Information literacy, also known as critical literacy, is a major component of traditional comprehension teaching. At it's simplest, information literacy involves questioning a text, challenging the ideas presented and recognising that the author has their own personal background and beliefs; information literacy reduces the likelihood that the reader is "manipulated or misled" (Fellowes and Oakley, 2010, 490). I believe that the skills associated with information literacy are more important than ever, as the internet provides such a vast amount of information, that can be contributed to by anyone. The internet is such a valuable resource, so we need to equip our students with the skills to make the most of it, without being manipulated.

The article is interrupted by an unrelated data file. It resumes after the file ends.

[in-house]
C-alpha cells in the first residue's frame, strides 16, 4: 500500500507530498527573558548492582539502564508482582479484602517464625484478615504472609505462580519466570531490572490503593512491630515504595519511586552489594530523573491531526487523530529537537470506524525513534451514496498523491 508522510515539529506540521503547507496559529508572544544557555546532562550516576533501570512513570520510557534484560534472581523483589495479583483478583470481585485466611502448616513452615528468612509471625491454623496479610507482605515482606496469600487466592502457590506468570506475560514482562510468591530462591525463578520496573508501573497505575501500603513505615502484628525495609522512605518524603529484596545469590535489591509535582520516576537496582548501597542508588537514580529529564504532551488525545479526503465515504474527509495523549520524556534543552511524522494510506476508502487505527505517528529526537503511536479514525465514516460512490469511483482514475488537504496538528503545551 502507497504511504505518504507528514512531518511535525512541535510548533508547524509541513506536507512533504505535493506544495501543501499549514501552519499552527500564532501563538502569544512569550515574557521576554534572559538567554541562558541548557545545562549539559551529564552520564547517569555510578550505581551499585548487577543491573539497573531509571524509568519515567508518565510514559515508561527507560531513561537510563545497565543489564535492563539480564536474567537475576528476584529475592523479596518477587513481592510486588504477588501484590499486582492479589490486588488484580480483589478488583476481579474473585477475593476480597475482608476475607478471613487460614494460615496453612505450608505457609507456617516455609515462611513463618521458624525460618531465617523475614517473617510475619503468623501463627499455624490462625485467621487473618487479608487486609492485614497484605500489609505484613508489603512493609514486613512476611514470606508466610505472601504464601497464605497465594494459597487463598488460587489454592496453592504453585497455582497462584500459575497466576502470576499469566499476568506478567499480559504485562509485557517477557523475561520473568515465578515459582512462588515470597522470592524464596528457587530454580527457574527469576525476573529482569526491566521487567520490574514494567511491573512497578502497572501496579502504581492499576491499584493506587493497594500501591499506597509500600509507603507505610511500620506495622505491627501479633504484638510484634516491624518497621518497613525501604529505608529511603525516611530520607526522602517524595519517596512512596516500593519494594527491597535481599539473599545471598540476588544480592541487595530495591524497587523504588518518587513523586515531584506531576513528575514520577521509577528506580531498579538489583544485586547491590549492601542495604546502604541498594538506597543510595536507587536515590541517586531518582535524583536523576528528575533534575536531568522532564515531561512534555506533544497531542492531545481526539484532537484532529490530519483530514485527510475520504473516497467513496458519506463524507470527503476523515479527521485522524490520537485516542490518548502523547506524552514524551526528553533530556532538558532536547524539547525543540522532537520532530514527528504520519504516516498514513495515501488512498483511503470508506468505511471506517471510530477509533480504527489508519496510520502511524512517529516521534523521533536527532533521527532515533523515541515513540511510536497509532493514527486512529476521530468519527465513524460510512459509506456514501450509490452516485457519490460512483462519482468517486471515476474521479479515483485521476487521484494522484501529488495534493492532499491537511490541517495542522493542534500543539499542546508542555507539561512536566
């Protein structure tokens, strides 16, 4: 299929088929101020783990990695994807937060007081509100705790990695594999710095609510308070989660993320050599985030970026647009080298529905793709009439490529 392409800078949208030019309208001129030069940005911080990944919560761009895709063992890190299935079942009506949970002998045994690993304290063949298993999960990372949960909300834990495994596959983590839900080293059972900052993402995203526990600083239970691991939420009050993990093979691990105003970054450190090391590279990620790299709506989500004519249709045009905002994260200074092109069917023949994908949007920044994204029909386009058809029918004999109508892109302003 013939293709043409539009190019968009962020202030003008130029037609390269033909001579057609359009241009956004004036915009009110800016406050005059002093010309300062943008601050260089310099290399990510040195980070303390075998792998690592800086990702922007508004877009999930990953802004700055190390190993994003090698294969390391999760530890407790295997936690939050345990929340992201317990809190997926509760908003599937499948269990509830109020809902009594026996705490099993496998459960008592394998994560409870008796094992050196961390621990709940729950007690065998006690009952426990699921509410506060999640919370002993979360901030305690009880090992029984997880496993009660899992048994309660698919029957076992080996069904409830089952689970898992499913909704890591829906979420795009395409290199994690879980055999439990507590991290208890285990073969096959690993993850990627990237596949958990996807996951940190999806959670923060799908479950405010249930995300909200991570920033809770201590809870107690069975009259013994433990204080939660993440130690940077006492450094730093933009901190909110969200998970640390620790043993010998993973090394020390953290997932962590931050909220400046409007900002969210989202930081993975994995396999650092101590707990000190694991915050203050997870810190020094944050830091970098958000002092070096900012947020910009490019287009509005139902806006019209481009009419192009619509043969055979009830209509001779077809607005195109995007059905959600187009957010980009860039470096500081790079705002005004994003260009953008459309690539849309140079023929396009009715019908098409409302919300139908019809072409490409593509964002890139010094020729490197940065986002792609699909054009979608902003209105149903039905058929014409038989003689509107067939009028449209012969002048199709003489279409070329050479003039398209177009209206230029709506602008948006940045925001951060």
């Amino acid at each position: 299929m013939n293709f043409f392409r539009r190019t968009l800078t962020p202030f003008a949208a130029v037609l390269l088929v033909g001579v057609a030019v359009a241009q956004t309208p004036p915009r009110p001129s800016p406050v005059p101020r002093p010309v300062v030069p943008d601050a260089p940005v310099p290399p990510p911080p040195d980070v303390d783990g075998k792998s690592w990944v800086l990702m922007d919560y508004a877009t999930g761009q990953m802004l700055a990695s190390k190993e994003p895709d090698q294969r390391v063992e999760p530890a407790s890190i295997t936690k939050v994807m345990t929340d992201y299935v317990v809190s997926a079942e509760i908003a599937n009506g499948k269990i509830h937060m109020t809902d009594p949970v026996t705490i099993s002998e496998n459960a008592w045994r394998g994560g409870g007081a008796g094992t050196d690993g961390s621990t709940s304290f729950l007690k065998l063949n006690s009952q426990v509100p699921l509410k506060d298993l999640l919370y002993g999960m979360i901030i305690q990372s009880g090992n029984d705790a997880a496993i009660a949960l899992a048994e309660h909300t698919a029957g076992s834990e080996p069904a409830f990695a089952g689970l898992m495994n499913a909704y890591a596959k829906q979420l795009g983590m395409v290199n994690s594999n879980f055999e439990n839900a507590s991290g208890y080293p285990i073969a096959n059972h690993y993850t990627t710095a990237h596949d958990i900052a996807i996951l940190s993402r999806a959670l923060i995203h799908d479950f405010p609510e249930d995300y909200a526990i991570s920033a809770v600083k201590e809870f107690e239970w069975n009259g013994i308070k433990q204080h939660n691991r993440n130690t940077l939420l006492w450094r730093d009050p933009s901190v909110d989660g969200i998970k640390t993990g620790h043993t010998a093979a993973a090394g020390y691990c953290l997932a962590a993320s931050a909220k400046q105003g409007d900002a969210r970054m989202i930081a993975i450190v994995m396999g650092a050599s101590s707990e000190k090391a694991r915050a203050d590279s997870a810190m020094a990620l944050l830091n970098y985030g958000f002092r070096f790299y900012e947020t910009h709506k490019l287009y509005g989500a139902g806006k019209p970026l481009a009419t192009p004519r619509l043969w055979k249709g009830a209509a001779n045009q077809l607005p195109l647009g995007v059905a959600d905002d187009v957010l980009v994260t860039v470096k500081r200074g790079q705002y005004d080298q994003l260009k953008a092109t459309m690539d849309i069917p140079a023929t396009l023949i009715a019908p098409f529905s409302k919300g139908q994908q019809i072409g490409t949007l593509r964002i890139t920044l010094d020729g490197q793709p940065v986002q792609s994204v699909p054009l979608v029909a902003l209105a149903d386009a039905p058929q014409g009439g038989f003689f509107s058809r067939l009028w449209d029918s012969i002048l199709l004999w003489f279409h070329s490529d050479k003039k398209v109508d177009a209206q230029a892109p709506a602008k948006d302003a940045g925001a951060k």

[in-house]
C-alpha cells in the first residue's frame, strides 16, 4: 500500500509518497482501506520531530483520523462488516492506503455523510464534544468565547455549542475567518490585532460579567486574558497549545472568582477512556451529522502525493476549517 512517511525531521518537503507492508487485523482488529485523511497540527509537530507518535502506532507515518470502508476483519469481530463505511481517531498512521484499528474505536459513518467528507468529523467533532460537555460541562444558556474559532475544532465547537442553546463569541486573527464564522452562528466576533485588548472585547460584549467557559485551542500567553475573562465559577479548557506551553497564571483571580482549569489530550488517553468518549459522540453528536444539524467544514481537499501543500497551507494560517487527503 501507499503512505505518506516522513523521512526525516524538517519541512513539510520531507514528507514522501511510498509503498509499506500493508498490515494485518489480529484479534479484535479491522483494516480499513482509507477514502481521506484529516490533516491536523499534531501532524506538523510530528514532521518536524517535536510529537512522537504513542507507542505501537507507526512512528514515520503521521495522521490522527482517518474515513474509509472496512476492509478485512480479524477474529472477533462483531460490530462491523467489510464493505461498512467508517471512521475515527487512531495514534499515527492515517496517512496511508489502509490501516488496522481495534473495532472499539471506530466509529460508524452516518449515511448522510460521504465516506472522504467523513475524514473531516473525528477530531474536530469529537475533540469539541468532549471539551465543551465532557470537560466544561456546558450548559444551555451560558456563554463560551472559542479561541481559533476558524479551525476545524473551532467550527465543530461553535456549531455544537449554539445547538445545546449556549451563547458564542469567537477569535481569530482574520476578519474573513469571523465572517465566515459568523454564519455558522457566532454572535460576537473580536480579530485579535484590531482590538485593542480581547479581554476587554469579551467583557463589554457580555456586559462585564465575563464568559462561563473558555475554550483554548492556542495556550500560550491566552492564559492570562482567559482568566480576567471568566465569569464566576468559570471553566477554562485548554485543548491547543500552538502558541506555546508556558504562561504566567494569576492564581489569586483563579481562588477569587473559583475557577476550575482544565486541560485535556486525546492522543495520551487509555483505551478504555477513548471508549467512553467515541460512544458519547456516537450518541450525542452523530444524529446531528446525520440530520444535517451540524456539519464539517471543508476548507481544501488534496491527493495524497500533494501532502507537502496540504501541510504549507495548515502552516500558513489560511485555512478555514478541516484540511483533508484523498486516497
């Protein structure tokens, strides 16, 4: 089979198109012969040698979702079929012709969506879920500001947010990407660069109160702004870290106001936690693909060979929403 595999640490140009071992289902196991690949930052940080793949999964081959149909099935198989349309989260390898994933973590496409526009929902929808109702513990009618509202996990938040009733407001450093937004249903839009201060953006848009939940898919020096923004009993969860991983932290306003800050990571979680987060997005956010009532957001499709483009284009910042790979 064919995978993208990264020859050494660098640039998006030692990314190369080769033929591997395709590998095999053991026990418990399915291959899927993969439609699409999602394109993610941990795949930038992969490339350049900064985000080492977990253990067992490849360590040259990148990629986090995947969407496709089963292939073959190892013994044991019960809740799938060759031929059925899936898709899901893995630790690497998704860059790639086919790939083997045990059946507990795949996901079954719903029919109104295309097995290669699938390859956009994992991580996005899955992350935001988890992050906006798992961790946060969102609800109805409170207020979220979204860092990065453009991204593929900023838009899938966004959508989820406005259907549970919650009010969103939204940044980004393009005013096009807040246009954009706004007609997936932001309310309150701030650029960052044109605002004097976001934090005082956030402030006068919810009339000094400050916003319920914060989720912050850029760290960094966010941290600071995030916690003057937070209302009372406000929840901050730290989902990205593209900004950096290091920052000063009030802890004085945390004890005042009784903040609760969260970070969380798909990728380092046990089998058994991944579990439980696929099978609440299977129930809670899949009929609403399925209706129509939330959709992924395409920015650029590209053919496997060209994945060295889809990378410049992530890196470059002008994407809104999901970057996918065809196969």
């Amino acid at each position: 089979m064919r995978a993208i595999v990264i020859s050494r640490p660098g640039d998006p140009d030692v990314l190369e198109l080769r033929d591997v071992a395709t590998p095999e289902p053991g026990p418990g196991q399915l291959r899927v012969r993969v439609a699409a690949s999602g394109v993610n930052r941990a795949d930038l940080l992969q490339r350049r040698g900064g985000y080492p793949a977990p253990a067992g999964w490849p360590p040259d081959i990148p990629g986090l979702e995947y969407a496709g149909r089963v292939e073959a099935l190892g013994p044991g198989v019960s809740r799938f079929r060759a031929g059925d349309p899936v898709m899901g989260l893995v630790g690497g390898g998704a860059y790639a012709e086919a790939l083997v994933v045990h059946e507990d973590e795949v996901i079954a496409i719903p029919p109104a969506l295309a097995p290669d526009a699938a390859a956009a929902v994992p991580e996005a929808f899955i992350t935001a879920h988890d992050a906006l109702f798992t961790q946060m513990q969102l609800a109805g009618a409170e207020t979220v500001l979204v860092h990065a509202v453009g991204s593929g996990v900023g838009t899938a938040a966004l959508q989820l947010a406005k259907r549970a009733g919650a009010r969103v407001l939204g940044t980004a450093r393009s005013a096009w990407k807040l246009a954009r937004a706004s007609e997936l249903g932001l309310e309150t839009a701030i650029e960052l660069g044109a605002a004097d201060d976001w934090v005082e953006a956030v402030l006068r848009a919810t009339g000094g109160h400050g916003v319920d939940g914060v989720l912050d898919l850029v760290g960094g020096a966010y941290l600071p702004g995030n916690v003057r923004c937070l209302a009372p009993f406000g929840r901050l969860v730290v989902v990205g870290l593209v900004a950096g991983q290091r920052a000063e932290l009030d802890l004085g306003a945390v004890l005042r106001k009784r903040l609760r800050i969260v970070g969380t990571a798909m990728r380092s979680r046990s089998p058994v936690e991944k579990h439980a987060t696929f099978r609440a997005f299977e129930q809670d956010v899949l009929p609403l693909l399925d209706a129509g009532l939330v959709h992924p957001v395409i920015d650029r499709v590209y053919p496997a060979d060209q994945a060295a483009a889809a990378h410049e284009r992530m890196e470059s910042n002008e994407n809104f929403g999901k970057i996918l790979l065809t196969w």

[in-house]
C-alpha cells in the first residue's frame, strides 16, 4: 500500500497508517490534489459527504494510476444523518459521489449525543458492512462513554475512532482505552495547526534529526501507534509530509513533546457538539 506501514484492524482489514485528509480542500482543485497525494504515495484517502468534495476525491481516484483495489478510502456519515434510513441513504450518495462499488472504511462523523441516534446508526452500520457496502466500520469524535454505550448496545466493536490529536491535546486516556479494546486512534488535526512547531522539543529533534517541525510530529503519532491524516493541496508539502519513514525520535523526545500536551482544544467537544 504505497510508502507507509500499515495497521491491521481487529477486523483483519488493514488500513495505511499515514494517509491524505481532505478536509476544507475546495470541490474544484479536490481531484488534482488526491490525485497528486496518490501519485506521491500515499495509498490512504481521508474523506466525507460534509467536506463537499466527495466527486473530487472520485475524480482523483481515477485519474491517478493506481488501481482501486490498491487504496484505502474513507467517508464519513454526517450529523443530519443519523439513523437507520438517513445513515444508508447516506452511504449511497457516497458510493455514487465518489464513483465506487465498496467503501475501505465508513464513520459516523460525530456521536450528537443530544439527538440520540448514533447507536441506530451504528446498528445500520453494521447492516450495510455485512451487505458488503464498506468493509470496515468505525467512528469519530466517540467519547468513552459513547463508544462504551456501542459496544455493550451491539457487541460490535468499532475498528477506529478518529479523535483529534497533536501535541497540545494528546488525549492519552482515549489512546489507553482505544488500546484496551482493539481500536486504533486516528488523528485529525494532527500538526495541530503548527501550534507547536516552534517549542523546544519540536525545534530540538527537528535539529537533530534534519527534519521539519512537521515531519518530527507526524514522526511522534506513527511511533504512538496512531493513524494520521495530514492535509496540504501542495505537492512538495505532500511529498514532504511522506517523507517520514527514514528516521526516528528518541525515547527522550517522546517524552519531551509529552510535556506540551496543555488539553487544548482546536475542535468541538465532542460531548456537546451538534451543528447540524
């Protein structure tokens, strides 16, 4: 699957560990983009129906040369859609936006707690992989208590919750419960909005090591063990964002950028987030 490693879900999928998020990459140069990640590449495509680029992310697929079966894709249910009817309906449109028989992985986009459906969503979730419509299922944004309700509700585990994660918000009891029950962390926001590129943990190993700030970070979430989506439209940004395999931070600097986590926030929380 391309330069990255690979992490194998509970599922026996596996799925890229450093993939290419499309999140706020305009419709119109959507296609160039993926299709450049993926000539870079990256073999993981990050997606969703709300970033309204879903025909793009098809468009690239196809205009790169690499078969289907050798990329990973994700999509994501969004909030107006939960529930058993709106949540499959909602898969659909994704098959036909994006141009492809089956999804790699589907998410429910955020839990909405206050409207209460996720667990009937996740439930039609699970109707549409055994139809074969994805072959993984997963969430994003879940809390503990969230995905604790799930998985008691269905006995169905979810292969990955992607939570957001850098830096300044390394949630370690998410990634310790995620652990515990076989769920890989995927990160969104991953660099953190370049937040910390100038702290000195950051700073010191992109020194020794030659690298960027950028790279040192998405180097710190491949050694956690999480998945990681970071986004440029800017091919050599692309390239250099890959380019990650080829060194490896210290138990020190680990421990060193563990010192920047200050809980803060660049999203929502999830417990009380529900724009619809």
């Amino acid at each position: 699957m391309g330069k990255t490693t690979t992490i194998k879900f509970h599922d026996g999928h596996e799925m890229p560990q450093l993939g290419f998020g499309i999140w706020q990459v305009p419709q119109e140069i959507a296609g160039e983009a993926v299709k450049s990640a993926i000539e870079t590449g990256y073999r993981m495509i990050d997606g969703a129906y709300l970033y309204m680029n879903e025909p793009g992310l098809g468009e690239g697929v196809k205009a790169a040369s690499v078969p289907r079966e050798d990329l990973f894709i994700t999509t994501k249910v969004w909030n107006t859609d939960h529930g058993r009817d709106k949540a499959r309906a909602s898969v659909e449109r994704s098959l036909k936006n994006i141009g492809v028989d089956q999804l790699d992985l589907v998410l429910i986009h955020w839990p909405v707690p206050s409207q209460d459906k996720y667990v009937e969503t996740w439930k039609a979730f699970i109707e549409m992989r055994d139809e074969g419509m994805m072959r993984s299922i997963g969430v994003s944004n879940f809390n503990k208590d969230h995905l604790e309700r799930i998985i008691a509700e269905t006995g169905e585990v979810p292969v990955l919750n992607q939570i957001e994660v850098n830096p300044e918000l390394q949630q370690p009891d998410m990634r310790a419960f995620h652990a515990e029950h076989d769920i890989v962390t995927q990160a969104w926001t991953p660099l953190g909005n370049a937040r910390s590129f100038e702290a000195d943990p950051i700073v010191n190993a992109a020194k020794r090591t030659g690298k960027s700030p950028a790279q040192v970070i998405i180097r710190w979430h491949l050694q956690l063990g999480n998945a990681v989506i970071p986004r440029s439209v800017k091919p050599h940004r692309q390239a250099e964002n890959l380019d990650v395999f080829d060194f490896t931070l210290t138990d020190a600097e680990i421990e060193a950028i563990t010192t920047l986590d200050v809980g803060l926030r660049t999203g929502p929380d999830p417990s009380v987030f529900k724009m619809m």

How can we teach online information literacy?
Fellowes and Oakley (2010) describe 3 broad approaches to teaching  information literacy, and these can be applied just as well to an online setting. Deconstruction of texts involves looking at the language features, pictures and the structure used in a text. Reconstruction involves putting texts together in a different way and then analysing the effect the new form has. Juxtaposition involves comparison of texts.